Create a smart data source – defined as one that includes business logic such as validation and manipulation of data. In this case, it is the manipulation part that’s the issue. For instance, maybe you have a business rule that a given text field must always be upper case, and so you properly implement this behavior in your business object or partial class of your DataTable to keep that business logic out of the UI.


In a business object for instance, this code would be in the property set block – perhaps something like this in a CSLA .NET 2.0 style class:


  Public Property LastName() As String



      Return mLastName

    End Get

    Set(ByVal value As String)


      If mLastName <> value Then

        mLastName = value.ToUpper


      End If

    End Set

  End Property


(in CSLA .NET 2.0 the PropertyHasChanged method raises the appropriate PropertyChanged event via the INotifyPropertyChanged interface and also calls MarkDirty)


Or a simpler class that implements INotifyPropertyChanged:


  Public Property LastName() As String


      Return mLastName

    End Get

    Set(ByVal value As String)

      mLastName = value.ToUpper

      RaiseEvent PropertyChanged(Me, _

        New PropertyChangedEventArgs("LastName"))

    End Set

  End Property


Specifically notice that the inbound value is changed to upper case with a ToUpper call in the set block.


Now add that data container to the Data Sources window and drag it onto your form in Details mode. Visual Studio nicely creates a set of controls reflecting your properties/columns (damn I love this feature!!) and sets up all the data binding for you. So far so good.


Now run the application and enter a lower case value into the Last Name text box and tab off that control. Data binding automatically puts the new value into the object and runs the code in the set block. This means the object now contains an upper case version of the value you entered.


Notice that the TextBox control does not reflect the upper case value. The value from the object was never refreshed in the control.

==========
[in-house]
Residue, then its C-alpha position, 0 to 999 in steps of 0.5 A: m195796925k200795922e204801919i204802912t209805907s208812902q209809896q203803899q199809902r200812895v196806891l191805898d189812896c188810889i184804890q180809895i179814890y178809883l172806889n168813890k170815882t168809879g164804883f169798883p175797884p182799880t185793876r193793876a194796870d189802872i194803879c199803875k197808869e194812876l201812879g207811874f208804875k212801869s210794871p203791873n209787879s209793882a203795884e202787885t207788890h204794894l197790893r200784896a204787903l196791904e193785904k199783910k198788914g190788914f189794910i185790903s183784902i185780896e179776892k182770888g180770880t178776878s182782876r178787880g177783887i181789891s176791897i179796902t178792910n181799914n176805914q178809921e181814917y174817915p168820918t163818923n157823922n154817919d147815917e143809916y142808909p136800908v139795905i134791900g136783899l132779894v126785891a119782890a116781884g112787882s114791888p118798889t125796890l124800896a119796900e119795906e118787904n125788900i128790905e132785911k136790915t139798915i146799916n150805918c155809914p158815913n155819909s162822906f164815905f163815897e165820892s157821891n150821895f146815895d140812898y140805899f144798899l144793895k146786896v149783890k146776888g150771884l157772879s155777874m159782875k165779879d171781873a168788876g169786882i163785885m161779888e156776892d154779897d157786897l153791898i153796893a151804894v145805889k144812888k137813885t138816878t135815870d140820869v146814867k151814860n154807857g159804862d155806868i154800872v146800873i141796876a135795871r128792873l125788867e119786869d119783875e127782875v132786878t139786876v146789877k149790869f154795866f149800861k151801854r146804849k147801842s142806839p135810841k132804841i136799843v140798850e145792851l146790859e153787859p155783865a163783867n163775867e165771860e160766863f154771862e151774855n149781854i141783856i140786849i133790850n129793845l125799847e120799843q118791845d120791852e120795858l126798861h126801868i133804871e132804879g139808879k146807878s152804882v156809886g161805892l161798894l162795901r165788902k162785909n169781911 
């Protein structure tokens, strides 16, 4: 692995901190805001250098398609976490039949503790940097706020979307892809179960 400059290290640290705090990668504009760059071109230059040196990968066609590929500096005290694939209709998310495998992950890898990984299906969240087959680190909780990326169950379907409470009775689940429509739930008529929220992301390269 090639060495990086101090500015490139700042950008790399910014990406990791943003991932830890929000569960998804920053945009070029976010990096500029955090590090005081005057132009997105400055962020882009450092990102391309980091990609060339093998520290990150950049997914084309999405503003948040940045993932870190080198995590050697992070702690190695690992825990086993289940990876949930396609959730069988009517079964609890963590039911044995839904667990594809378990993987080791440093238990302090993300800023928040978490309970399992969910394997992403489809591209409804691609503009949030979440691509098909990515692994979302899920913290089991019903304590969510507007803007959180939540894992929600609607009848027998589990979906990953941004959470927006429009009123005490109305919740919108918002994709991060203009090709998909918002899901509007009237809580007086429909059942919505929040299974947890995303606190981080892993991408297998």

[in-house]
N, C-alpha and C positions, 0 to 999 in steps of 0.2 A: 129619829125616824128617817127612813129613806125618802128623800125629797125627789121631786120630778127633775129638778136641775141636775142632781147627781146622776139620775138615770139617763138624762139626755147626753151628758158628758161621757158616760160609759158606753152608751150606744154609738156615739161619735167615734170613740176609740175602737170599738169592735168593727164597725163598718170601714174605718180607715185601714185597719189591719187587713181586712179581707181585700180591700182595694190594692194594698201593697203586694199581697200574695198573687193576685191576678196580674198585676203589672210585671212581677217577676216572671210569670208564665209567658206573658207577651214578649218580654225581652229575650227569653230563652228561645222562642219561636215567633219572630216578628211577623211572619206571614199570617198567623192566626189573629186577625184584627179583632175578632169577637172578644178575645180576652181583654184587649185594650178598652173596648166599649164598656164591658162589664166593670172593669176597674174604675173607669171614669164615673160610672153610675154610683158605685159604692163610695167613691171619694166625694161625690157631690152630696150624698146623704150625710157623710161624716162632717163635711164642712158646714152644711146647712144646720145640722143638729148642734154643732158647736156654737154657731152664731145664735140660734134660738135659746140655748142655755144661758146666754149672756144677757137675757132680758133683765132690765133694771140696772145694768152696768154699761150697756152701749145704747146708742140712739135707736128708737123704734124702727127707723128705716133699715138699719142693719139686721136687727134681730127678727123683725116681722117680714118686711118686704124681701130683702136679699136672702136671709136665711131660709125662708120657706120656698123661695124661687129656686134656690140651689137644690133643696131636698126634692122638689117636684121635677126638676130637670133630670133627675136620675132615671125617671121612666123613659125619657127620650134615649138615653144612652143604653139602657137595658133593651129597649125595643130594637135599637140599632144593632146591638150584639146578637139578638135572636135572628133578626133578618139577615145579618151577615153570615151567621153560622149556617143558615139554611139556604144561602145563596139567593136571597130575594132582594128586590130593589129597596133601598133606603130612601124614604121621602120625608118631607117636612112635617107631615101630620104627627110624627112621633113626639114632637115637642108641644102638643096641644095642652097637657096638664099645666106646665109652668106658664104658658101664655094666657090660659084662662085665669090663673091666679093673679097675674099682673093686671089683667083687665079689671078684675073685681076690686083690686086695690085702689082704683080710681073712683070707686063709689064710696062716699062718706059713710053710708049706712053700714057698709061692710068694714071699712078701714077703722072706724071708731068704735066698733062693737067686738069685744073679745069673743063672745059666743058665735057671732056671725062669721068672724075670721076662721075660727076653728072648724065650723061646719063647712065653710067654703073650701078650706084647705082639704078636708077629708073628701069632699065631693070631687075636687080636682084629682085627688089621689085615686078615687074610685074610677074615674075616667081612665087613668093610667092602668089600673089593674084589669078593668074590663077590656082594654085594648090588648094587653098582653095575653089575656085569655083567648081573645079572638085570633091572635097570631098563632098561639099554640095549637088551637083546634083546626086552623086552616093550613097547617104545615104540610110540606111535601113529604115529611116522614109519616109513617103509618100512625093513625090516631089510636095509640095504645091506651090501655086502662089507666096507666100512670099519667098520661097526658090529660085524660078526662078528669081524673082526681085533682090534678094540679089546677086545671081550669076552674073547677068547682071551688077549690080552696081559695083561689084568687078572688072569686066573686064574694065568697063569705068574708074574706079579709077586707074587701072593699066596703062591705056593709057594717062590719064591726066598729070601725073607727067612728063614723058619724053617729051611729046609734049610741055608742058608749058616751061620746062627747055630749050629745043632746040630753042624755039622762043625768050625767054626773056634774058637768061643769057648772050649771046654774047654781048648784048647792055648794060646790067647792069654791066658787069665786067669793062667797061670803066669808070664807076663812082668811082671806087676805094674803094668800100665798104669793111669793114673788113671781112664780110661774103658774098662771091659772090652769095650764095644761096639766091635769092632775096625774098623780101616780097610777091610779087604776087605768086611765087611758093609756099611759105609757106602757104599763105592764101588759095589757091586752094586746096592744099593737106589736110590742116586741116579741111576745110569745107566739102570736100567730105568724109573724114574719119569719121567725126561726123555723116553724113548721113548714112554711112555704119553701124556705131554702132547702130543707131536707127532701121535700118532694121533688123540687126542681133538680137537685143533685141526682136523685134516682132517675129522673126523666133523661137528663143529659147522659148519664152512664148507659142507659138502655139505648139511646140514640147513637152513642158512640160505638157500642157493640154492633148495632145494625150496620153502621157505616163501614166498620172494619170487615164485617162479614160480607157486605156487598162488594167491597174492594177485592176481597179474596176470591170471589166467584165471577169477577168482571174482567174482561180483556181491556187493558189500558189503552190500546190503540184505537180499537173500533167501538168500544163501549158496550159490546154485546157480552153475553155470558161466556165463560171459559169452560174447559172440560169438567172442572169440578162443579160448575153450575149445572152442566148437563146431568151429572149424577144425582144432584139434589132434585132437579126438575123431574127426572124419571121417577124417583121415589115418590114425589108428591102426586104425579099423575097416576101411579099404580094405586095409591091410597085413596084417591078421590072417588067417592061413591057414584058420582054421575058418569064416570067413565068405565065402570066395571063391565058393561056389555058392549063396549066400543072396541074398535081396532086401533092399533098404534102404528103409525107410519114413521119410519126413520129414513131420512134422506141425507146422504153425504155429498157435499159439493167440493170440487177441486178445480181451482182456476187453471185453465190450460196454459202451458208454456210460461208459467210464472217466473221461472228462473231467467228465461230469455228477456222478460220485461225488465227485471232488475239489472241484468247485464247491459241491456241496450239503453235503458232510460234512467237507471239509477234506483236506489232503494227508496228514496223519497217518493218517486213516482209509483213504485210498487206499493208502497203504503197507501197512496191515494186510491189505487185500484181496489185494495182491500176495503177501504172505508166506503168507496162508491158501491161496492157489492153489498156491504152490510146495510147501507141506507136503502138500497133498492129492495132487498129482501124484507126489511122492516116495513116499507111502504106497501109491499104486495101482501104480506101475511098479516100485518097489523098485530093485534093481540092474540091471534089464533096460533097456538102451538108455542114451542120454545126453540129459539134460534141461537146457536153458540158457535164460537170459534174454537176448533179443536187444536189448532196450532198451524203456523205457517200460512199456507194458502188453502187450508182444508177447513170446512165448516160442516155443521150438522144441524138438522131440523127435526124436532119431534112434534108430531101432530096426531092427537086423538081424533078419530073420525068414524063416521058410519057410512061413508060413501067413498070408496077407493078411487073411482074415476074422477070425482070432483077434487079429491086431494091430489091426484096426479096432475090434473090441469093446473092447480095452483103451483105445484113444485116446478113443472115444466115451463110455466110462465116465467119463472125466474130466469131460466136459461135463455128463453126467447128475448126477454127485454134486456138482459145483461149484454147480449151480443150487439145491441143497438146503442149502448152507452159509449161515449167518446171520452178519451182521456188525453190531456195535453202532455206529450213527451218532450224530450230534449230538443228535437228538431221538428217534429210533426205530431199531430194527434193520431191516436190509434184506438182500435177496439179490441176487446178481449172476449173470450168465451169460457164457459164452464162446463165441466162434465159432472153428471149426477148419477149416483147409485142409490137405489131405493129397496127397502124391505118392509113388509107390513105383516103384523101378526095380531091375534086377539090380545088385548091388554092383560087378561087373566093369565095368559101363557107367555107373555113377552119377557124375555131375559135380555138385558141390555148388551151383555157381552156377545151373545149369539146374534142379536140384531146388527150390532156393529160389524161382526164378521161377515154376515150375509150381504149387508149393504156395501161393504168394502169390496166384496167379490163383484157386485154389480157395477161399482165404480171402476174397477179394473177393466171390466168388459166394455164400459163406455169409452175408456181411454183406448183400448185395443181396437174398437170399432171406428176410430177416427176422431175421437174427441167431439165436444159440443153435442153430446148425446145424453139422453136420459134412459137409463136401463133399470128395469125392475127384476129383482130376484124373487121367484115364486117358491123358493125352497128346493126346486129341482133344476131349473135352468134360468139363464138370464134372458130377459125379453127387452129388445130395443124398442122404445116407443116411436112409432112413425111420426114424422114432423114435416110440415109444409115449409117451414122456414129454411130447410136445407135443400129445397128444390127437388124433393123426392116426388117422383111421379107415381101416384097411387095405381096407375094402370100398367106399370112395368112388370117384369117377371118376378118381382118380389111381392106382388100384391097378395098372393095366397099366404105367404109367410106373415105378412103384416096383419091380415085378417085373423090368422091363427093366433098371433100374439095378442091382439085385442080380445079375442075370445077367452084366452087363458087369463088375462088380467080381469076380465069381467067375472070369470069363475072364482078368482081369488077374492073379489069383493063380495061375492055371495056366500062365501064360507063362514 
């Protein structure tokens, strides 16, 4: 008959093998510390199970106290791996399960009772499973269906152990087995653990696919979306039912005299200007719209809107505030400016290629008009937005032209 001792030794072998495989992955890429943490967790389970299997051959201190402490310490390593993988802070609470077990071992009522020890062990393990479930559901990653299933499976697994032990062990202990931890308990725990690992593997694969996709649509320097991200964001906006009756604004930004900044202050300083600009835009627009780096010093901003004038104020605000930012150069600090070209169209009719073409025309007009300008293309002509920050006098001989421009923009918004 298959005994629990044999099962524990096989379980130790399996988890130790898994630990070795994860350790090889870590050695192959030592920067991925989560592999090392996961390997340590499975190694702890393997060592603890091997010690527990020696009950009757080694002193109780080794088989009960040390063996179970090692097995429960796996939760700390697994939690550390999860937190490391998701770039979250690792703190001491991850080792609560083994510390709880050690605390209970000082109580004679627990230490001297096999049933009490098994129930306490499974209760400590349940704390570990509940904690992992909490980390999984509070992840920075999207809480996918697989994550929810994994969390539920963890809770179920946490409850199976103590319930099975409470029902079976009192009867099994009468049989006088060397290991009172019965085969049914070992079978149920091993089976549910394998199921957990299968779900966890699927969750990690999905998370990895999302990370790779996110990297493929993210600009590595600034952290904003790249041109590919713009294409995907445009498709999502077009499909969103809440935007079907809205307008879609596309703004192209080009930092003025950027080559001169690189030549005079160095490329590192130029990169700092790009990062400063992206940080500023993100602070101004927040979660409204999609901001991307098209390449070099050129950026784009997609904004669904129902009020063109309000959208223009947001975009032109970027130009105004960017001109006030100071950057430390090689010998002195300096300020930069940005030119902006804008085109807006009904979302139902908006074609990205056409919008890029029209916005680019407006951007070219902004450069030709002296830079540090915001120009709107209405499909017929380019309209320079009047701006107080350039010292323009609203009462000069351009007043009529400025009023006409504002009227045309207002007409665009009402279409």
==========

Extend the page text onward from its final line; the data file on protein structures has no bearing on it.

Now change another value in a different control and tab out. Notice that the Last Name TextBox control is now updated with the upper case value.


So that’s the problem. Data binding updates all controls on a form when a PropertyChanged event is raised, except the current control. You can put a breakpoint in the property get block and you’ll see that the value isn’t retrieved until some other control triggers the data binding refresh.


I did report this bug to Microsoft, but it has been marked as postponed - meaning that it won't get fixed for release. An unfortunate side-issue is that this issue makes data binding in 2.0 work differently than in .NET 1.x, so any .NET 1.x code that binds against a smart data container like a business object will likely quit working right under 2.0.


Now to my workaround (of which I’m not overly proud, but which does work). My friend Ed Ferron should get a serious kick out of this – feel free to laugh all you’d like Ed!


The problem is that data binding isn’t refreshing whatever control is currently being edited when the PropertyChanged event is raised. The obvious question then is how to get a PropertyChanged event raised after the property set block has completed. Because at that point data binding will actually refresh the control.